Considering that the nation’s new interactive broadband map contains 25 million data points that can be searched in numerous ways, it’s impossible to devise a headline that summarizes what the new map reveals about the state of broadband deployment in the U.S. today.
Instead the telecompetitor community will find it more interesting to check out the map on their own and use its interactive functionality to graphically display data about their own local area, which they can do at the county or census tract level by using zoom functionality akin to what is provided by sites such as Mapquest. Users can find out how many service providers serve a particular area by technology or speed—and can even see the names of each provider (check it out to see if your territory is accurate and let us know in the comments section below).
“It’s more than just a map; it’s a huge database of information,” said Lawrence Strickling, administrator of the National Telecommunications and Information Administration on a webcast with reporters this morning where the map was unveiled.
Using the interactive map platform, users can see a display of key data about their local area, such as the number of anchor institutions and how many of those institutions can get broadband at a specific speed.
The one specific finding that really jumped out at me relates to those anchor institutions. Two-thirds of surveyed schools subscribe to broadband service at speeds lower than 25 Mb/s, even though studies by state education technology directors have found that most schools need a connection of 50 Mb/s to 100 Mb/s per 1000 students. And only four percent of libraries subscribe to broadband at speeds greater than 25 Mb/s.
It’s not clear whether this situation exists because the anchor institutions cannot afford higher speeds or because high-speed broadband is not available. My guess is that it’s a bit of both. An important goal of the middle mile stimulus awards made by the NTIA was to improve broadband availability for anchor institutions —and it will be interesting to track the gains made by anchor institutions as a result, which should now be relatively easy to do, as the plan is to update the national broadband map twice yearly.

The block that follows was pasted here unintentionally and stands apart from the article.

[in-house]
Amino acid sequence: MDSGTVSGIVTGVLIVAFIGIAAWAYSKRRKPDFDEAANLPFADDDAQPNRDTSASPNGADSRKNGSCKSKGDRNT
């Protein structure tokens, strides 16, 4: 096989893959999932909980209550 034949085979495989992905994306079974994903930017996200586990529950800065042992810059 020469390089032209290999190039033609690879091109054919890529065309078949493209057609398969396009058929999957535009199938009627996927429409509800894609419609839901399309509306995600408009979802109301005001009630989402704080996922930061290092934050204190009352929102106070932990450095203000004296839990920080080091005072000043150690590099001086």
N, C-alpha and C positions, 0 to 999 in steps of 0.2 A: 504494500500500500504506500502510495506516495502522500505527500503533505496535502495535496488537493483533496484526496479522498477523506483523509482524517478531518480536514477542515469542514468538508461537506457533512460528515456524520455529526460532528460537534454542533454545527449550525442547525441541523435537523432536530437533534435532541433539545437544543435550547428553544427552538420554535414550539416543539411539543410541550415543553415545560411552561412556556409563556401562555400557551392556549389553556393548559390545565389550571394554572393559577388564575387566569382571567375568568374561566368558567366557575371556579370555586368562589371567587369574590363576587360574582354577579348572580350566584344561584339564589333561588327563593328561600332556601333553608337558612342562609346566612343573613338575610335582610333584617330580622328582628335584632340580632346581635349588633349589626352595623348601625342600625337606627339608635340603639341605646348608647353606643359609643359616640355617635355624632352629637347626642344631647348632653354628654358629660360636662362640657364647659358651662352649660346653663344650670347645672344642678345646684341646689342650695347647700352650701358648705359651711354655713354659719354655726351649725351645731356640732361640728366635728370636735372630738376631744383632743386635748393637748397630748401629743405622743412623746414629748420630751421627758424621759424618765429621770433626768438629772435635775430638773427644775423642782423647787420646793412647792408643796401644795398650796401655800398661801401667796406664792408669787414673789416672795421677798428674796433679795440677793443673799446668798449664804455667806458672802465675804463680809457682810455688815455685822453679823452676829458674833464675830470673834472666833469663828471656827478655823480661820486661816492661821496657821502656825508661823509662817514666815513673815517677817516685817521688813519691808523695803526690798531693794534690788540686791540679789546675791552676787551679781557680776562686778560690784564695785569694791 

The NTIA and the broadband stimulus program also were responsible, in large part, for the creation of the new broadband map. Each of the 50 states, as well as key U.S. territories and the District of Columbia received stimulus funding to gather data for the map. The NTIA collected and verified that data, as well as developing the interactive platform.
The interactive map will be a “useful tool for businesses looking to expand” because it will enable them to easily identify areas with broadband connectivity, said FCC Chairman Julius Genachowski on today’s webcast. Genachowski added that the map also uses open application programming interfaces, which should enable web developers to create applications that draw on the map data.
The map also has a function to let users view the results of broadband speed tests that users have been conducting nationwide using tools developed at the direction of the FCC.